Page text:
The clicking and whirring of printers is a sound that is synonymous with the library and basements of residence halls. Yet, the amount of paper coming out of these machines is a concern on campus and has given rise to a new policy implemented first in April of 2008 and modified again on Feb. 5, 2009.
Students are to receive $6.25 worth of free color printing and, while black and white printing remains free of charge, students must continue to sign in before printing, in order for the college to keep track of the number of pages printed.
Such steps were put in place in an attempt to reduce the amount of excess paper the Gustavus community prints for academic reasons. Last year, the college purchased three million sheets of paper. During fall semester students used a little over one-and-a-half million sheets. Thus, on average each Gustavus student printed 580 pieces of paper last semester.
The sytem in place, called print accounting helps the technology department to find “a level of responsible printing,” said Bruce Aarsvold, the director of technology services. “Last April we implemented print accounting. … We wanted to know how much [was being printed, or if it was] … just a few people printing tons? We just didn’t know.”
Print accounting, however, is far different from print billing. The accounting system keeps track of numbers, while a billing system charges per page printed. Over the course of fall semester, Gustavus saved around 6,000 pieces of paper thanks to the new system by helping students be more thoughtful about what they are printing.
Whereas students may have once printed a document three times in order to correct minor mistakes such as a date, the accounting system makes it far easier to cancel printing orders before they come out on paper.
Libraries and residence halls still have some pages left in the printer at the end of the day due to people printing papers too many times, but not nearly as many as they used to have.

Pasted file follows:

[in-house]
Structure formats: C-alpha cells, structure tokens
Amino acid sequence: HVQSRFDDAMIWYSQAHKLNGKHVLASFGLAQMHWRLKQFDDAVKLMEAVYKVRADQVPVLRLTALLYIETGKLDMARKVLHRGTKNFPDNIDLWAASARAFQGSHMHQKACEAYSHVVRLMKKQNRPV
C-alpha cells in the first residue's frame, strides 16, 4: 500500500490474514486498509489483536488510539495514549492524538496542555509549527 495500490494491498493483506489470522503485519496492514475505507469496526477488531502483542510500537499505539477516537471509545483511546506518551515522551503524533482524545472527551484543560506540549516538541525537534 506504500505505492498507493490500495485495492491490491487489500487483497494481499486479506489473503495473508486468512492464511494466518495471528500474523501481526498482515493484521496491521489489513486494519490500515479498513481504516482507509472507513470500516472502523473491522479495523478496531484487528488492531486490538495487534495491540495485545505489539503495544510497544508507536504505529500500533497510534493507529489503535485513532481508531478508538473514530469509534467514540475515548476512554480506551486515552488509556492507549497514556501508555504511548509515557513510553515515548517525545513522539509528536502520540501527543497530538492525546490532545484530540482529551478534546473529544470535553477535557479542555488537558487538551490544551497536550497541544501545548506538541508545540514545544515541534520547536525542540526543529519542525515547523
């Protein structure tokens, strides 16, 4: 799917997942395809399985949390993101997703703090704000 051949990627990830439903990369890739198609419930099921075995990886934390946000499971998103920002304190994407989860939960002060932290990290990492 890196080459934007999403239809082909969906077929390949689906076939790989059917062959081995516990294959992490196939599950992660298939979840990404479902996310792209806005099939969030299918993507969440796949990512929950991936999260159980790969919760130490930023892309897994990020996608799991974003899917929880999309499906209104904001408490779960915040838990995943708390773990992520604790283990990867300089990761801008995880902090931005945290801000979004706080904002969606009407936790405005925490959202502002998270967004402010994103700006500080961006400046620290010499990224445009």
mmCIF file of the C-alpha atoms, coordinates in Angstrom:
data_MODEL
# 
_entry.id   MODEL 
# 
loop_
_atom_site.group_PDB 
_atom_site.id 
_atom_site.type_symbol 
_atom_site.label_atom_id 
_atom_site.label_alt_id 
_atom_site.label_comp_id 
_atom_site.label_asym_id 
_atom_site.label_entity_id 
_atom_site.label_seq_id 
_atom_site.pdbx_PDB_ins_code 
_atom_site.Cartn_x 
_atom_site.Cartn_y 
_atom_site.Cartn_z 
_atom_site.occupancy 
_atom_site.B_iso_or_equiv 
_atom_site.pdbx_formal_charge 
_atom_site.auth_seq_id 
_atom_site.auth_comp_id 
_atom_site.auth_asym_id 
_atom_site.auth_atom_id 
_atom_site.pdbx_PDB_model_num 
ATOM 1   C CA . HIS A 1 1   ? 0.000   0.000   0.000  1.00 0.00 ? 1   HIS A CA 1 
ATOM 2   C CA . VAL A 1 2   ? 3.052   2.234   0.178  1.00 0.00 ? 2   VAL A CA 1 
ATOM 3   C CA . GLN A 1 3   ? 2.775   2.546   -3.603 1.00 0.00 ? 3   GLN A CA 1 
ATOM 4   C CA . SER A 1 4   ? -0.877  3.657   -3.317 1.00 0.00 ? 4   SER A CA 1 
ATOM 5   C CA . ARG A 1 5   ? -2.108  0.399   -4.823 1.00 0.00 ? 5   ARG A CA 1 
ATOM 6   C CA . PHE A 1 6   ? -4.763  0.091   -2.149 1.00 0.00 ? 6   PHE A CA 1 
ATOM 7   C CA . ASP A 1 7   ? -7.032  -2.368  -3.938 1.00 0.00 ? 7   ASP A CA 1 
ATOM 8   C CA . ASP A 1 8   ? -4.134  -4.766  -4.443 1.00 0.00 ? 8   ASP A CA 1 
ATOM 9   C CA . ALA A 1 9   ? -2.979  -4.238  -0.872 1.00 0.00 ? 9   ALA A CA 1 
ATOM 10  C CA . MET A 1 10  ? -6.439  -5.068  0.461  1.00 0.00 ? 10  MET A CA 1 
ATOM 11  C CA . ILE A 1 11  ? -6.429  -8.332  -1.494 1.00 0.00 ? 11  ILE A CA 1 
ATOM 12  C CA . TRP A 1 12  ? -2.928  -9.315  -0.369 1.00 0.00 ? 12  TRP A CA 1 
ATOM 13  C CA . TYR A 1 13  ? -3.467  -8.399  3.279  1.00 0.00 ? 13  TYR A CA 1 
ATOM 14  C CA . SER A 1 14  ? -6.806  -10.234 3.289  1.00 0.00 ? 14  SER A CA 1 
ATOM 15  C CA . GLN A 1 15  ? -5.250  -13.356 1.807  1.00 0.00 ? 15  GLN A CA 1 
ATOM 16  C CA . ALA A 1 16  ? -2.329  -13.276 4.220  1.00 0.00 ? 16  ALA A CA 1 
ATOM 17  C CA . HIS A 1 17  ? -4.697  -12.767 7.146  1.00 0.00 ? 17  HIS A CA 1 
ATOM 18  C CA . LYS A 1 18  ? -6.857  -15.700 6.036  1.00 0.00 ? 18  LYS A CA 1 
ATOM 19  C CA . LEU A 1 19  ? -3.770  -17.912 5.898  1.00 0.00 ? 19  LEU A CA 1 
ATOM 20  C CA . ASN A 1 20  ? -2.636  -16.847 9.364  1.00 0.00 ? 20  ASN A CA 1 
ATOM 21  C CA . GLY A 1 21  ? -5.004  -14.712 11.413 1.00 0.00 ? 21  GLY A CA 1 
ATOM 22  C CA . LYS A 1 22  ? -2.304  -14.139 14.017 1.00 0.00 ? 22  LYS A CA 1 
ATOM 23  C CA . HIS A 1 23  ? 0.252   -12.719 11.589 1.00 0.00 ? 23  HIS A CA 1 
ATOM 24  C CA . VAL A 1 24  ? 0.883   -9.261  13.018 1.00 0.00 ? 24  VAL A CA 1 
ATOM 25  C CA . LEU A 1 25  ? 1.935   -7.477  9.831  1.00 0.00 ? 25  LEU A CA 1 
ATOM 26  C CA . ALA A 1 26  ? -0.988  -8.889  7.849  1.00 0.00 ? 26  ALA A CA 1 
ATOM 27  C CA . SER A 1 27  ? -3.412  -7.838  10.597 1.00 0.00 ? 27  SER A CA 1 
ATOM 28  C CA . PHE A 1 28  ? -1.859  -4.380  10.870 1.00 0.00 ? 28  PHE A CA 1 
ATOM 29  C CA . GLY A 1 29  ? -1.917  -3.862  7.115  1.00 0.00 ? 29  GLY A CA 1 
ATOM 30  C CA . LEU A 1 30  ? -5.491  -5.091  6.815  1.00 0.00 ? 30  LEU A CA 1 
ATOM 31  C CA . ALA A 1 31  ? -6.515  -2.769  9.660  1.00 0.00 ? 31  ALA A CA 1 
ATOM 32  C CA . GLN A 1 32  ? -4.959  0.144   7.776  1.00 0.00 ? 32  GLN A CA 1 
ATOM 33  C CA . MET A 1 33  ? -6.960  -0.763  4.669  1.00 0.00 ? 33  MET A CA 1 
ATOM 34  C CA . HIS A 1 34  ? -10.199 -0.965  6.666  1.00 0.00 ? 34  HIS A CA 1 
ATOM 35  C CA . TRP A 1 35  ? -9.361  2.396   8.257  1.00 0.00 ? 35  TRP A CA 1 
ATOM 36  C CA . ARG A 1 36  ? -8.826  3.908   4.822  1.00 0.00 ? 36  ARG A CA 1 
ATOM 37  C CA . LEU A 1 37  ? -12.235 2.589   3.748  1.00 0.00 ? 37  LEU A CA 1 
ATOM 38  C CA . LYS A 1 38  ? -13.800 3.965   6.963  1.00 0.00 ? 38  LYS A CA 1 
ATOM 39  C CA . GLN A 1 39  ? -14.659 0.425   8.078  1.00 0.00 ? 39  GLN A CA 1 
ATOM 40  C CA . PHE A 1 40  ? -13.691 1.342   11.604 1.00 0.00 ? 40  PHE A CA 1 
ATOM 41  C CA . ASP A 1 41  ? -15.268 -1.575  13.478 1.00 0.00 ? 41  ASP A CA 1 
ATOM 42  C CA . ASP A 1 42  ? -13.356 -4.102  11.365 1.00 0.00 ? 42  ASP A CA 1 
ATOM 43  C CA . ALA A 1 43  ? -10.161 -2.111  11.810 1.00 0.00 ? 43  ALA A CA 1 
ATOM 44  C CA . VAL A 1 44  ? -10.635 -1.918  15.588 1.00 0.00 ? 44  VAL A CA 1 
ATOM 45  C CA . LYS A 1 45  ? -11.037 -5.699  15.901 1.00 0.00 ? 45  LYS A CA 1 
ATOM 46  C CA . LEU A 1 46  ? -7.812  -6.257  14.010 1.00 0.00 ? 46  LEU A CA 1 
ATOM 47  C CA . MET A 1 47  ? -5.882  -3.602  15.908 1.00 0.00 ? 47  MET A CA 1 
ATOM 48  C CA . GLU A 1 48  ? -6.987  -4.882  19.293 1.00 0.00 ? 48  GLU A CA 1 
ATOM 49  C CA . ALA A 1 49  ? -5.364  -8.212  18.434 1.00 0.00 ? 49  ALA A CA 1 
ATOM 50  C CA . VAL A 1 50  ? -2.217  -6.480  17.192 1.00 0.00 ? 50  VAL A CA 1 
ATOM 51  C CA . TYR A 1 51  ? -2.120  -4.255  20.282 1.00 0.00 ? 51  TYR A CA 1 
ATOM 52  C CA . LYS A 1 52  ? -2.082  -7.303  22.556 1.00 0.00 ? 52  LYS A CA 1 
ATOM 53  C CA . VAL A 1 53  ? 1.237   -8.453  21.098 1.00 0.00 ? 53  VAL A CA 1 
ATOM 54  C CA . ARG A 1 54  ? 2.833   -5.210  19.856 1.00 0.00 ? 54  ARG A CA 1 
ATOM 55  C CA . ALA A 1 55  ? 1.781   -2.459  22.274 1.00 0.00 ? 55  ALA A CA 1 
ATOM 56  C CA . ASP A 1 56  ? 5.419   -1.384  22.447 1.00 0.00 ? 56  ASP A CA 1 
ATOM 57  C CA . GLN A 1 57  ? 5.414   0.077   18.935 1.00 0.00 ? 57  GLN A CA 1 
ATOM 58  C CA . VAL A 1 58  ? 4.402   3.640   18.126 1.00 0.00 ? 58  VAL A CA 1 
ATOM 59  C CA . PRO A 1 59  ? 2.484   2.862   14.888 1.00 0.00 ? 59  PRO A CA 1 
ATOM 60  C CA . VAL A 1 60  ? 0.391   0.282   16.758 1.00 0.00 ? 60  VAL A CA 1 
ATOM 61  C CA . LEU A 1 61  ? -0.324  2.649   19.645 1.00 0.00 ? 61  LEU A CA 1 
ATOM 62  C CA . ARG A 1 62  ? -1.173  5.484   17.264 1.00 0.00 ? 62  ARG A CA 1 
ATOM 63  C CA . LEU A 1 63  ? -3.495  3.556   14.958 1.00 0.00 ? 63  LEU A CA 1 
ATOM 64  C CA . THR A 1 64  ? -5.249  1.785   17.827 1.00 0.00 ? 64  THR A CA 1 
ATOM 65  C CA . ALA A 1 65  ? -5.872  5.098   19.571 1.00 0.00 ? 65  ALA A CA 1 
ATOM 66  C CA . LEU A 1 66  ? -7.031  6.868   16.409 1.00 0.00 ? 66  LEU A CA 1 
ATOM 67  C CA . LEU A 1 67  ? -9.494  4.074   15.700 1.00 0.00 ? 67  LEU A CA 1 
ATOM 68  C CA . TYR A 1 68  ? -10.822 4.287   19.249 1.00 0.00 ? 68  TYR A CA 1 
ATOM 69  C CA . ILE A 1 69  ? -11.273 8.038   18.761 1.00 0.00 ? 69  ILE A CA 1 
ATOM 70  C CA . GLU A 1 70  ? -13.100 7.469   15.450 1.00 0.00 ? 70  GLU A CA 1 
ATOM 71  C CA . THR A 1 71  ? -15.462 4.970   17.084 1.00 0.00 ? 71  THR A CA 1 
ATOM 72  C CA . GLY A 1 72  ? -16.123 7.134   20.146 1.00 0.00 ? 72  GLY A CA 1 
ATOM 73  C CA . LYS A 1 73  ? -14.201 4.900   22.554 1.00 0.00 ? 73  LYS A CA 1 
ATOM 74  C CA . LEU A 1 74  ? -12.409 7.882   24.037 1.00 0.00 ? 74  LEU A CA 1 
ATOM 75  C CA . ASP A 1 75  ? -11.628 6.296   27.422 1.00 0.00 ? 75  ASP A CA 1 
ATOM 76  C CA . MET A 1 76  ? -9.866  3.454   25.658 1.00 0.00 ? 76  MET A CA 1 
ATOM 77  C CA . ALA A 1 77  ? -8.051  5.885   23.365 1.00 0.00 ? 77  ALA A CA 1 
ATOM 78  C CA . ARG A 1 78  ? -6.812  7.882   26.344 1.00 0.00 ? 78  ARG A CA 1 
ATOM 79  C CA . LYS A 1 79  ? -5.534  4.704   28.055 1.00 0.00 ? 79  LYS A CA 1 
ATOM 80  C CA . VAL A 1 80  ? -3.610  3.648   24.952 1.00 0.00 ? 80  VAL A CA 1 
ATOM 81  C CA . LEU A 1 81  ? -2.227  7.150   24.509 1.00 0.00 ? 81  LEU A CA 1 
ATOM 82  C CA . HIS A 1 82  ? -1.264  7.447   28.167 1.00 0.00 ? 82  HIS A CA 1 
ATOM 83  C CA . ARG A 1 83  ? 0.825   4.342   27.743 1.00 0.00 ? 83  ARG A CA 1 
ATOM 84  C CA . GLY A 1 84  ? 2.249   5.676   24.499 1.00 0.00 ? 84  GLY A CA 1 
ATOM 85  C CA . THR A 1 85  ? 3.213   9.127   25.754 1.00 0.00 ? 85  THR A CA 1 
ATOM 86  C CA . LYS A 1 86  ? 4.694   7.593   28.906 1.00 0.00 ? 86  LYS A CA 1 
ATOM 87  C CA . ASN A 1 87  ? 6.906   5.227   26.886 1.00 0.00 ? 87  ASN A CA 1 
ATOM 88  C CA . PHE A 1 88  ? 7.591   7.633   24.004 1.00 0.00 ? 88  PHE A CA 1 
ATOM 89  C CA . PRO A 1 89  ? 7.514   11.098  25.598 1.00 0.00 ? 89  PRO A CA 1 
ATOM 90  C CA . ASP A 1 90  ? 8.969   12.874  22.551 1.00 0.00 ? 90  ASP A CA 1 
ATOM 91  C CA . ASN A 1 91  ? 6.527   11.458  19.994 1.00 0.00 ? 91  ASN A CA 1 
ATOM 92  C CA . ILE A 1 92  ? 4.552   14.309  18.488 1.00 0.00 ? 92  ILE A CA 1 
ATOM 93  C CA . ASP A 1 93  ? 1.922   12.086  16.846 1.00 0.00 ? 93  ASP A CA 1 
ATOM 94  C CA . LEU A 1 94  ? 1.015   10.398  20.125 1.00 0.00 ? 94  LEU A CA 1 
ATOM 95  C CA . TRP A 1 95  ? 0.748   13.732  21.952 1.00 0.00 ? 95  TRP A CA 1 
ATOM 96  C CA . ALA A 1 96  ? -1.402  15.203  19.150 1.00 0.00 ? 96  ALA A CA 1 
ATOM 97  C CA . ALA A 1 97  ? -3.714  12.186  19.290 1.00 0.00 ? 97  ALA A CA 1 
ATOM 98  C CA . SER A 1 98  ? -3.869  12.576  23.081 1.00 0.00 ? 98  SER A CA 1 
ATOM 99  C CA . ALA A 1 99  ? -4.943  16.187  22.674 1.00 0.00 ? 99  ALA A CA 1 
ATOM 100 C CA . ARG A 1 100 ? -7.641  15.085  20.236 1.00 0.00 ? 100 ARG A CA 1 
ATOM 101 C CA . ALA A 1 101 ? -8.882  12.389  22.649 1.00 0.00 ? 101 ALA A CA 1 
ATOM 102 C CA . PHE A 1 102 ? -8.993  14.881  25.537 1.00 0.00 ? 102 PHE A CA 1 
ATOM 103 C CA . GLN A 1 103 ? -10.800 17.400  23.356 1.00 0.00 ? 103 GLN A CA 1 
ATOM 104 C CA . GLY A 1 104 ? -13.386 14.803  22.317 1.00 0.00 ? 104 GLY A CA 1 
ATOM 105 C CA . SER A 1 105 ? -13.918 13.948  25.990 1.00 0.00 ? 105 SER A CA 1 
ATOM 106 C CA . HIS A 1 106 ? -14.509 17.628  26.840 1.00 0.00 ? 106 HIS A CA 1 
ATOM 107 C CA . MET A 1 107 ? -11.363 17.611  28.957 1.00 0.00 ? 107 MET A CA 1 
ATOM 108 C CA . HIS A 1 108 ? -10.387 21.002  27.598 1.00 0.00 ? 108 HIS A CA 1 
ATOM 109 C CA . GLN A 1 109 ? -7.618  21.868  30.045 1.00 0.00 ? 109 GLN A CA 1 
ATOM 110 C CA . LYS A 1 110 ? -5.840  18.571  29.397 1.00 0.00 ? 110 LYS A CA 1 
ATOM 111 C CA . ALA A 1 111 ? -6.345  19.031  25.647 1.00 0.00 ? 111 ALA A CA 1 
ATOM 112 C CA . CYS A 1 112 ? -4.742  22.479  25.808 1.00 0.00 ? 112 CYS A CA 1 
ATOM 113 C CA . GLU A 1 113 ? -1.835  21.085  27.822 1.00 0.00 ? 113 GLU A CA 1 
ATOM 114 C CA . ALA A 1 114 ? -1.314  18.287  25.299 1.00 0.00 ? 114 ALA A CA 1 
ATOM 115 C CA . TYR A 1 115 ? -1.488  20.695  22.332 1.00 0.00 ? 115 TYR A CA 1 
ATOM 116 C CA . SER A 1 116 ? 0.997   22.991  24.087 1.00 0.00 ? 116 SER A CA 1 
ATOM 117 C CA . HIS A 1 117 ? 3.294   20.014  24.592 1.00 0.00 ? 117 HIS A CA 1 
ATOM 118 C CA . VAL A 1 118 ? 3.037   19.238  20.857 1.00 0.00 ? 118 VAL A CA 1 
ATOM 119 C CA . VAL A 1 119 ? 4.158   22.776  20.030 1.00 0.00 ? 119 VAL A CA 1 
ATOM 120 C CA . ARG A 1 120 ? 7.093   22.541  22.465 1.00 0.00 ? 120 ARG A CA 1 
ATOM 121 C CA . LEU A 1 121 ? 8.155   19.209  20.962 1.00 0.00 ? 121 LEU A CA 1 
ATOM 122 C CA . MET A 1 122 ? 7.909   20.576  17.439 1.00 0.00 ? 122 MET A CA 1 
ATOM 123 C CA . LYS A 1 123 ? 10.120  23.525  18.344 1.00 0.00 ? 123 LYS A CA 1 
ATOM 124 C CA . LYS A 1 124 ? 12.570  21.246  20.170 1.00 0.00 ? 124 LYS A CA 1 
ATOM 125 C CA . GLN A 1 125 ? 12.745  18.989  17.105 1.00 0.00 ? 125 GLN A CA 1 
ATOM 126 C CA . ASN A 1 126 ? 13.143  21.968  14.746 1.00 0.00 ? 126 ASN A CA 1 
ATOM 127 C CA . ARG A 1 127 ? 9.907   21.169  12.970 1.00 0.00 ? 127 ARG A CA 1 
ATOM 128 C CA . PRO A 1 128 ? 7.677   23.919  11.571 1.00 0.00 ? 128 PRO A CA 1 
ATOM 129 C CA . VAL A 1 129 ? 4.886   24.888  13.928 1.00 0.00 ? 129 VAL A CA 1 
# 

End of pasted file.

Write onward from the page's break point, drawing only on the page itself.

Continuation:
Gustavus has yet to consider seriously implementing a billing policy. This, however, creates some amount of “danger for the [technology department] because we haven’t really changed anything,” said Aarsvold.
When signing into a printer, students do not risk their checkbook; the entire goal, rather, is “to get students to realize that what they are using is a resource.” Whether or not billing is a possibility for the future is up in the air.
Aarsvold emphasized that “whether Gustavus starts charging for black-and-white is an institutional decision involving the President, the Greens, Student Senate, [etc].”
The amount of papers and articles printed for classes has been on the rise over the last couple of years. Checking out library books has been replaced by finding online academic journals that can be printed out at one’s convenience. Professors have begun using Moodle to its fullest potential by putting articles, plays, power point notes or critiques online, which, while cost effective for the students, uses a lot of printed paper.
“A lot of my classes require that you print out a lot of the readings,” said Emily Thayer, a sophomore communication studies and political science major.
“Printing is a resource that needs to be used responsibly. There [are] times when we are all good stewards and times when we are wasteful, but I would like to err on the side of responsible,” said Aarsvold.